Cannabadger Editor/Publisher Gary Storck
Gary Storck is a medical cannabis Pioneer/Patient/Writer/Speaker/Activist in Wisconsin. Gary was born with glaucoma and began losing sight at a young age. Conventional treatments were risky and medications ineffective. Extremely near-sighted, Gary was a voracious reader and in 1971 read news reports of research on cannabis and glaucoma at UCLA. On Oct. 3, 1972, with a glaucoma checkup scheduled for later that afternoon, he decided to undertake his own n=1 study, medicating with cannabis before heading off to see his eye doctor in Milwaukee.
The doctor, who had treated him since the glaucoma diagnosis more than a decade earlier, was elated to find Gary's typically highly elevated intraocular pressures at normal levels. Understanding that it could save his sight, Gary began medicating with cannabis on a daily basis.
He also began lobbying for Wisconsin's Therapeutic Cannabis Research Act (TCRA), passed and signed into law in 1982. Along the way he also enlisted the help of his congressional representatives and the first legal federal patient Bob Randall and his wife Alice O'Leary in what was ultimately an unsuccessful attempt to find a physician to file a Compassionate IND on his behalf to gain access to federal medical pot. Gary was one of five glaucoma patients who in 1978, anonymously filed affidavits about their medical use of cannabis for glaucoma in support of Bob Randall s successful lawsuit against the federal government after his federal pot supplies were abruptly cut.
Returning to Wisconsin after a dozen years in California in 1995, Gary restarted his efforts in Wisconsin advocating for medical cannabis, later joining with medical cannabis patient Jacki Rickert to advocate for medical; cannabis through Is My Medicine Legal YET? (IMMLY.org). Working with other state and local activists he was also a co-founder of both Wisconsin NORML and Madison NORML.
In 2005, Gary was one of four recipients of the NORML's Peter McWilliams Memorial Award for Outstanding Achievement in Advancing the Cause of Medical Marijuana, along with Jacki Rickert, Angel Raich and Diane Monson.
Gary has advised both Republican and Democratic Wisconsin lawmakers on medical cannabis and spoken at many public hearings and press conferences. Through the years, Gary has lobbied for cannabis law reform at all levels of government including the Madison, Monona and Tomah city councils, the Dane County Board, state lawmakers in Wisconsin, Michigan, Oregon and federal representatives in Wisconsin and at the US Capitol in Washington D.C. He has done hundreds of interviews for print, television, radio and other media, and has spoken at many other different venues from Optimist and Kiwanis meetings to cannabis legalization events. In February 2018, he was among a number of state medical cannabis activists featured in Madison Magazine.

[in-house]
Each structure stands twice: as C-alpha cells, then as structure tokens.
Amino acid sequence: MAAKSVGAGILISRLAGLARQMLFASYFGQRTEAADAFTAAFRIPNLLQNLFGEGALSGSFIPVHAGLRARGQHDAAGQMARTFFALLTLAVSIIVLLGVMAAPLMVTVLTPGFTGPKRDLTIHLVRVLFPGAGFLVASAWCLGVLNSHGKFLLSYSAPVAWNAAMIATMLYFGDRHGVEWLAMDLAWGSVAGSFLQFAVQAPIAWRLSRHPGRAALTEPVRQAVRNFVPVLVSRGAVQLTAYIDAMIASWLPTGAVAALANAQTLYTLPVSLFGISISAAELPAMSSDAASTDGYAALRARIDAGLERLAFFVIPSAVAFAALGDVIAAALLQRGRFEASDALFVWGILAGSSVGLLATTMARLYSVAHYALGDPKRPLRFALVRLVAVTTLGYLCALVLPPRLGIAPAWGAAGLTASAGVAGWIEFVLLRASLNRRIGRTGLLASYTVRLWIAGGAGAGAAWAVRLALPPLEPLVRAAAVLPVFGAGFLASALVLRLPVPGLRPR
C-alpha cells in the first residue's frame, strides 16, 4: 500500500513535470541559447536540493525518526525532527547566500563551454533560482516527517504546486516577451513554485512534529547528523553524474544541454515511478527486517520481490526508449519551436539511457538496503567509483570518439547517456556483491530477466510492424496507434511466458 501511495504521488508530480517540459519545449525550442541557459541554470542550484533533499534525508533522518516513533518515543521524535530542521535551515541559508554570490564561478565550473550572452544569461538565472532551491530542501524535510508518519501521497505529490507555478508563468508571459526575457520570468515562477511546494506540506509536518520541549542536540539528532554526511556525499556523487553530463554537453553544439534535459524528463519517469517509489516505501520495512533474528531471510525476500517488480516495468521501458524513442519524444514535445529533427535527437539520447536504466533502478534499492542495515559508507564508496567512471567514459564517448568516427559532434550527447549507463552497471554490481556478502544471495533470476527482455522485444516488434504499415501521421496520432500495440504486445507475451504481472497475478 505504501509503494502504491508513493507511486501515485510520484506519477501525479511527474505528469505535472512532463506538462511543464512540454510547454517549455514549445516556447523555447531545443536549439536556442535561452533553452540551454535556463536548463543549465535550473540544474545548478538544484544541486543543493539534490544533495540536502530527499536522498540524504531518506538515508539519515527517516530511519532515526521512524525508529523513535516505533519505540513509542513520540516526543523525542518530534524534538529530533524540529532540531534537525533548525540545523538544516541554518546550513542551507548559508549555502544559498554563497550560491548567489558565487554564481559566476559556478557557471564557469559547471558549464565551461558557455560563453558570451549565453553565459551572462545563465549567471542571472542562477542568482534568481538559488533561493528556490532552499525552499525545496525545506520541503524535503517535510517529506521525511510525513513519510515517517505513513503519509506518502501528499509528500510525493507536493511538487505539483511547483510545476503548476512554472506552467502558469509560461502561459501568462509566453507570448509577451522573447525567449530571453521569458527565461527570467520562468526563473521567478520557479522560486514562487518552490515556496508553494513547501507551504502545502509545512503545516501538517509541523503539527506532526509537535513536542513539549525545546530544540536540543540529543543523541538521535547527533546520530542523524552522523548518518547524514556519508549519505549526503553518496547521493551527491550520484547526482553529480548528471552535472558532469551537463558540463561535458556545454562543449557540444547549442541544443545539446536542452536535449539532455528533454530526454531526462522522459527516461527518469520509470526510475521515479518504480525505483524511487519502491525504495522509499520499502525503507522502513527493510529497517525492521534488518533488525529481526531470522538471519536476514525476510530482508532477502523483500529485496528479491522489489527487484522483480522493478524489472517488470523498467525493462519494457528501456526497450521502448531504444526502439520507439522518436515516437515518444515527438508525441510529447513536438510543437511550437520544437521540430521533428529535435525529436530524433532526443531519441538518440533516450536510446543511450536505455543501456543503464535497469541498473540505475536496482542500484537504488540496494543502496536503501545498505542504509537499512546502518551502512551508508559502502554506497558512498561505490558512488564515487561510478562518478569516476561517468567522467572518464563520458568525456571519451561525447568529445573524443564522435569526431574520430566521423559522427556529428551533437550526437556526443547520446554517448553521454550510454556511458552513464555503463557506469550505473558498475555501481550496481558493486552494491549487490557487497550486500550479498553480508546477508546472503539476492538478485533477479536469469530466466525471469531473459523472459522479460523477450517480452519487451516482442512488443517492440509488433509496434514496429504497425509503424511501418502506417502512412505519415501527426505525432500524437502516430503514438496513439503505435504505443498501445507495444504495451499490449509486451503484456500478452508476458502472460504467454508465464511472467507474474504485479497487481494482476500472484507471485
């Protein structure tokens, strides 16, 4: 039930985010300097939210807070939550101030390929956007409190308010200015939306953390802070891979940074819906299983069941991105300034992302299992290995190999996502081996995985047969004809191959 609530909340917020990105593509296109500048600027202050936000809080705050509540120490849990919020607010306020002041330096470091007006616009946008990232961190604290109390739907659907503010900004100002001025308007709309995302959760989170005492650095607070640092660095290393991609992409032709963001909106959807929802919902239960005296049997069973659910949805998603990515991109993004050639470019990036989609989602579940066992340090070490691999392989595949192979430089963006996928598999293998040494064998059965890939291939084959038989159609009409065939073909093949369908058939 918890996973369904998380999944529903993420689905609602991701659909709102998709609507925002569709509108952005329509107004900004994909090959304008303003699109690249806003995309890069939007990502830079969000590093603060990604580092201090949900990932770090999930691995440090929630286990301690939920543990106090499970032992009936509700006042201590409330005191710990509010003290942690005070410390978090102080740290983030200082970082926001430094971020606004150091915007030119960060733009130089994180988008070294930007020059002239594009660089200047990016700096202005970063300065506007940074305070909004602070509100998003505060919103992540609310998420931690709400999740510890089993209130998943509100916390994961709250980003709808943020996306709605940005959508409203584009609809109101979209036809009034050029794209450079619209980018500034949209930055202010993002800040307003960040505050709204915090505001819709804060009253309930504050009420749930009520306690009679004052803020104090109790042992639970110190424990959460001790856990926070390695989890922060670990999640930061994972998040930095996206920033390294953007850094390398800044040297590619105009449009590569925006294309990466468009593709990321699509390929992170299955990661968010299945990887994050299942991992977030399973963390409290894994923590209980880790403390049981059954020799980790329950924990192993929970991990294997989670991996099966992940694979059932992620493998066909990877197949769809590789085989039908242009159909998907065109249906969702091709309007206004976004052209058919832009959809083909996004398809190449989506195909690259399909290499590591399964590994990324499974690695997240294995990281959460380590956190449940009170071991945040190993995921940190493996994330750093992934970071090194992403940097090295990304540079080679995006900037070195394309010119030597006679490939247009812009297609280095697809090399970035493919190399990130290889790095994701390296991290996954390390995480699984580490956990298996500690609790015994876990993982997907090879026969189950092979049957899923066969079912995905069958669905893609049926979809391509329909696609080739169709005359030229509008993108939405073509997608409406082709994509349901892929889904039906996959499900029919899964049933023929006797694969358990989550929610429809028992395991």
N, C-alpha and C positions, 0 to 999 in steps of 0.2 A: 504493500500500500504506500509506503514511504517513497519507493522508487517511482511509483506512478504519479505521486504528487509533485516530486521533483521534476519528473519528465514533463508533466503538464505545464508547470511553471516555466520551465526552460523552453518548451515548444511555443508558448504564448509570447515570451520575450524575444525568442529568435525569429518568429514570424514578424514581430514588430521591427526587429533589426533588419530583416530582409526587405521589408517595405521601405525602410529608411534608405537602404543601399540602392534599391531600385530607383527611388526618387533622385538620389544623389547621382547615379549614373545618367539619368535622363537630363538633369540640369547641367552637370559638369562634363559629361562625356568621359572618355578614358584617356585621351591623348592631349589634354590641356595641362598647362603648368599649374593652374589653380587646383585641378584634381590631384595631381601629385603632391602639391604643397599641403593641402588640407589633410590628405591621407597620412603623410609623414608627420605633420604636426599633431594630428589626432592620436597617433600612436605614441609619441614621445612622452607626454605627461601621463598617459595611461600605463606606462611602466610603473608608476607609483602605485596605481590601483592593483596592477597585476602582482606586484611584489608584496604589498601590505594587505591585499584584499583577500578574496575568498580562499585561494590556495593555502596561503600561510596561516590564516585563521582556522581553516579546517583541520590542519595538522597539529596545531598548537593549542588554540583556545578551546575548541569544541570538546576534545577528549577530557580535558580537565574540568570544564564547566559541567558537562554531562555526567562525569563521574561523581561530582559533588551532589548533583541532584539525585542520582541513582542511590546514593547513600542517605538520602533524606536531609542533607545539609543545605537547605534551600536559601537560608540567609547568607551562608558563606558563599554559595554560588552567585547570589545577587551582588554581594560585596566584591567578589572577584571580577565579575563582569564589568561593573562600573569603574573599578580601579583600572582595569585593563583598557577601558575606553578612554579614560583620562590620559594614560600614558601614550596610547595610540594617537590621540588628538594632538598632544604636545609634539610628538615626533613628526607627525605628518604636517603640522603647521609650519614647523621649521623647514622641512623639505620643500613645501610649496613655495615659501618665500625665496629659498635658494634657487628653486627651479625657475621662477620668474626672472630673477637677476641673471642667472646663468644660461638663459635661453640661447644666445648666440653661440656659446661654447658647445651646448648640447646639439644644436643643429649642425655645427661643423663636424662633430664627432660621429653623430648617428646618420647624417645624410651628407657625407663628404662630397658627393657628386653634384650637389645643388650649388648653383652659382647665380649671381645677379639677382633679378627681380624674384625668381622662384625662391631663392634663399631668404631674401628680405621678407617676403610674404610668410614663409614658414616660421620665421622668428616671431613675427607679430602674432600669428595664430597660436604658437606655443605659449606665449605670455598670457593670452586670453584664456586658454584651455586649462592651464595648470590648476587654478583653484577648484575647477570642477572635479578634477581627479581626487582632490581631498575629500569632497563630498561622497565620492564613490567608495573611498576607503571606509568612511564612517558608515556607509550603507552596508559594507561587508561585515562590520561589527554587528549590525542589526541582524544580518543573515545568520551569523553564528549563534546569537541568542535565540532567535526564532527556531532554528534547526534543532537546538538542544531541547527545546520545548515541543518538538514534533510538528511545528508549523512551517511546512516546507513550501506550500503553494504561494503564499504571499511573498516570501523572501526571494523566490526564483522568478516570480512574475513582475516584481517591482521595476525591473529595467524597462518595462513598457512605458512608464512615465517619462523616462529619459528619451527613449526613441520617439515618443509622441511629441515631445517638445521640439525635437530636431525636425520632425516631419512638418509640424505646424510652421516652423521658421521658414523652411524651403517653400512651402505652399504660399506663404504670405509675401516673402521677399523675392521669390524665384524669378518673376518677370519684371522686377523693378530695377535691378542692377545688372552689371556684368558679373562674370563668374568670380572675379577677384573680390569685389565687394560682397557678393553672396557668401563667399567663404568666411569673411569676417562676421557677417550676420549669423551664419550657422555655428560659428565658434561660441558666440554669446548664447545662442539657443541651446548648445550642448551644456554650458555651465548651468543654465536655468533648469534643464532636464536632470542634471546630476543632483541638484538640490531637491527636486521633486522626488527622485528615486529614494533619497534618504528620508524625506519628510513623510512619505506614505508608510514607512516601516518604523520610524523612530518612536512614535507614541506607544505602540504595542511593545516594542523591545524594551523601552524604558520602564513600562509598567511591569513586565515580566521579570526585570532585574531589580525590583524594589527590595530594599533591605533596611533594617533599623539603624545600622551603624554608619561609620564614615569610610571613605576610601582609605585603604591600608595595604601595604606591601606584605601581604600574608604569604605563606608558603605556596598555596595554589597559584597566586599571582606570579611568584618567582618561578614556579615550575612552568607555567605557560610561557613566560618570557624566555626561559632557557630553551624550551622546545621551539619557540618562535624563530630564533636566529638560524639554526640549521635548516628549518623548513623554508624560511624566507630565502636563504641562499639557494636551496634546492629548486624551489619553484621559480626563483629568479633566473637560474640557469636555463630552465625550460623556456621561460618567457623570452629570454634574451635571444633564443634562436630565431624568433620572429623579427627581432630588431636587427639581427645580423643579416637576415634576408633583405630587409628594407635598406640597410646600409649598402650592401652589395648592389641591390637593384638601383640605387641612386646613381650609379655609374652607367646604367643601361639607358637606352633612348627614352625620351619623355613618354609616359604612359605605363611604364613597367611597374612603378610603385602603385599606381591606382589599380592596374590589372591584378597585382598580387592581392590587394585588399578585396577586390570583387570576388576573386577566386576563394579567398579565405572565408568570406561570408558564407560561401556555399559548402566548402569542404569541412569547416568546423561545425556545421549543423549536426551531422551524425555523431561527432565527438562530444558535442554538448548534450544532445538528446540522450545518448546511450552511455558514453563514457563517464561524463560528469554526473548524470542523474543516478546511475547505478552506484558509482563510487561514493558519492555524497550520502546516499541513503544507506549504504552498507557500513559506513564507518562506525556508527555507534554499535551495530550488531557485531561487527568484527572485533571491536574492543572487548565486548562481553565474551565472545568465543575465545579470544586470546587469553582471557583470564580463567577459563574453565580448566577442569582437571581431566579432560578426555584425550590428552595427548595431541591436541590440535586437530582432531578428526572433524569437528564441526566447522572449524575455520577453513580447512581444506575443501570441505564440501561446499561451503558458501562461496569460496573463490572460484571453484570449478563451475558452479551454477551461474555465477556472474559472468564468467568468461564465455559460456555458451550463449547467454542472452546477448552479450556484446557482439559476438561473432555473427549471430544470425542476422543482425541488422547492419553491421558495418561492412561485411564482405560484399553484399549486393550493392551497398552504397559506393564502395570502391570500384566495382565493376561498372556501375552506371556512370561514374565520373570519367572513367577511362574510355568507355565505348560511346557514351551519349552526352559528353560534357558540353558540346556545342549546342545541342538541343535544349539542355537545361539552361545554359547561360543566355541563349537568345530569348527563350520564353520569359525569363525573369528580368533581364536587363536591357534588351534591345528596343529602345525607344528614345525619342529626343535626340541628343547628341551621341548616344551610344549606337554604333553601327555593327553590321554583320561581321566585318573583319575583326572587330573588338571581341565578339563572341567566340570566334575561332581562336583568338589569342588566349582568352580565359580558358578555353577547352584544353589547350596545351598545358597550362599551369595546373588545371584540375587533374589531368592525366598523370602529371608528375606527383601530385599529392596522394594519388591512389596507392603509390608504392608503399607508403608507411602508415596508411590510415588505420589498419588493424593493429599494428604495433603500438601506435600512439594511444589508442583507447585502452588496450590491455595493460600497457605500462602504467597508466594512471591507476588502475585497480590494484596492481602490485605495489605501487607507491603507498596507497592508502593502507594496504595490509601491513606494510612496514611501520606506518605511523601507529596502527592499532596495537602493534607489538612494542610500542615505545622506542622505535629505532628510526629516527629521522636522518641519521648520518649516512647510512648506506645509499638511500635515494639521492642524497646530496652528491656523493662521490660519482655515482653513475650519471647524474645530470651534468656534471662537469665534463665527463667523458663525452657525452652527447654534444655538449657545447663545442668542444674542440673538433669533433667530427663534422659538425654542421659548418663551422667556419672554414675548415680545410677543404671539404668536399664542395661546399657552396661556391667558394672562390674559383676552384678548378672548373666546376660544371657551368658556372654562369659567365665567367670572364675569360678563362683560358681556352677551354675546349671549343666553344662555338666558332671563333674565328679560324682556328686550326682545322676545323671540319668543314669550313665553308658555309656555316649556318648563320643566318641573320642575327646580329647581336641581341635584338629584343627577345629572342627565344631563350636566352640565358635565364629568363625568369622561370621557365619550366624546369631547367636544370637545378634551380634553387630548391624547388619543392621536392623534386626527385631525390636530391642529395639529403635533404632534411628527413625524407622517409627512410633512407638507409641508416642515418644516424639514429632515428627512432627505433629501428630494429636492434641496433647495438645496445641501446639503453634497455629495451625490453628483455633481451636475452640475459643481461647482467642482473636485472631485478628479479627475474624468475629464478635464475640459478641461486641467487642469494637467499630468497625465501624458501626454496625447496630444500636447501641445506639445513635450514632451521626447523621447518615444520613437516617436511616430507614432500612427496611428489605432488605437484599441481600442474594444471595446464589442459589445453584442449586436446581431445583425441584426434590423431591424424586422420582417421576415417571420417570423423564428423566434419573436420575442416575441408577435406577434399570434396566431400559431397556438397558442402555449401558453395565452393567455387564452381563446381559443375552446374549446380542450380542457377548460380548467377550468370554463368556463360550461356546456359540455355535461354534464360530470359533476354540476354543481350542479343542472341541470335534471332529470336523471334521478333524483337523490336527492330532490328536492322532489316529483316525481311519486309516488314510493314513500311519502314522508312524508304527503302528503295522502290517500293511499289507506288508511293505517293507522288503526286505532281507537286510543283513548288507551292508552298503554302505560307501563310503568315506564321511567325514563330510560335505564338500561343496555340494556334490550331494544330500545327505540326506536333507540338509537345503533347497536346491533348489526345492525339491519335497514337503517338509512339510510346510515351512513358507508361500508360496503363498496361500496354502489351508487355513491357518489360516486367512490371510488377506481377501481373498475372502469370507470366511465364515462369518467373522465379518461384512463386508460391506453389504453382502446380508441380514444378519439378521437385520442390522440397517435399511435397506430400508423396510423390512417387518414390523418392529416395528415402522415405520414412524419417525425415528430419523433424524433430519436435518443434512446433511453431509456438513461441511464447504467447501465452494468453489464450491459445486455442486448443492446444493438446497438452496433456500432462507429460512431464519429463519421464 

In 2010, Gary, along with Jacki Rickert, were among the first out of state patients and the first Wisconsin patients to take advantage of changes in Oregon law allowing patients from all 50 states to register with the Oregon Medical Marijuana Program (OMMP). In 2016, he lobbied on behalf of out of state patients at the Oregon Capitol in Salem after the OMMP closed the program to new and renewing out of state patients due to a change in state law.
Gary has been a member of the board of advisors of the medical cannabis educational non profit Patients Out of Time for many years and was on the faculty of their 2012 conference in Tucson, AZ. He has also had hundreds of letters to the editor and OPEDs published in newspapers in-state and nationally, and has published many articles and blog posts for Examiner.com and the Madison NORML blog.
Since March 2015, Gary has been posting here on his new blog, Cannabadger.com, looking at the intersection of Wisconsin and cannabis, where he has produced around 300 articles covering cannabis developments in Wisconsin. In 2018, Gary wrote dozens of articles on Cannabadger covering the cannabis advisory referendum campaign that helped serve as a guide to developments as the campaign kept expanding. This comprehensive coverage helped keep people all over the state and beyond informed of the latest developments as multiple counties took up the issue, often on the same days.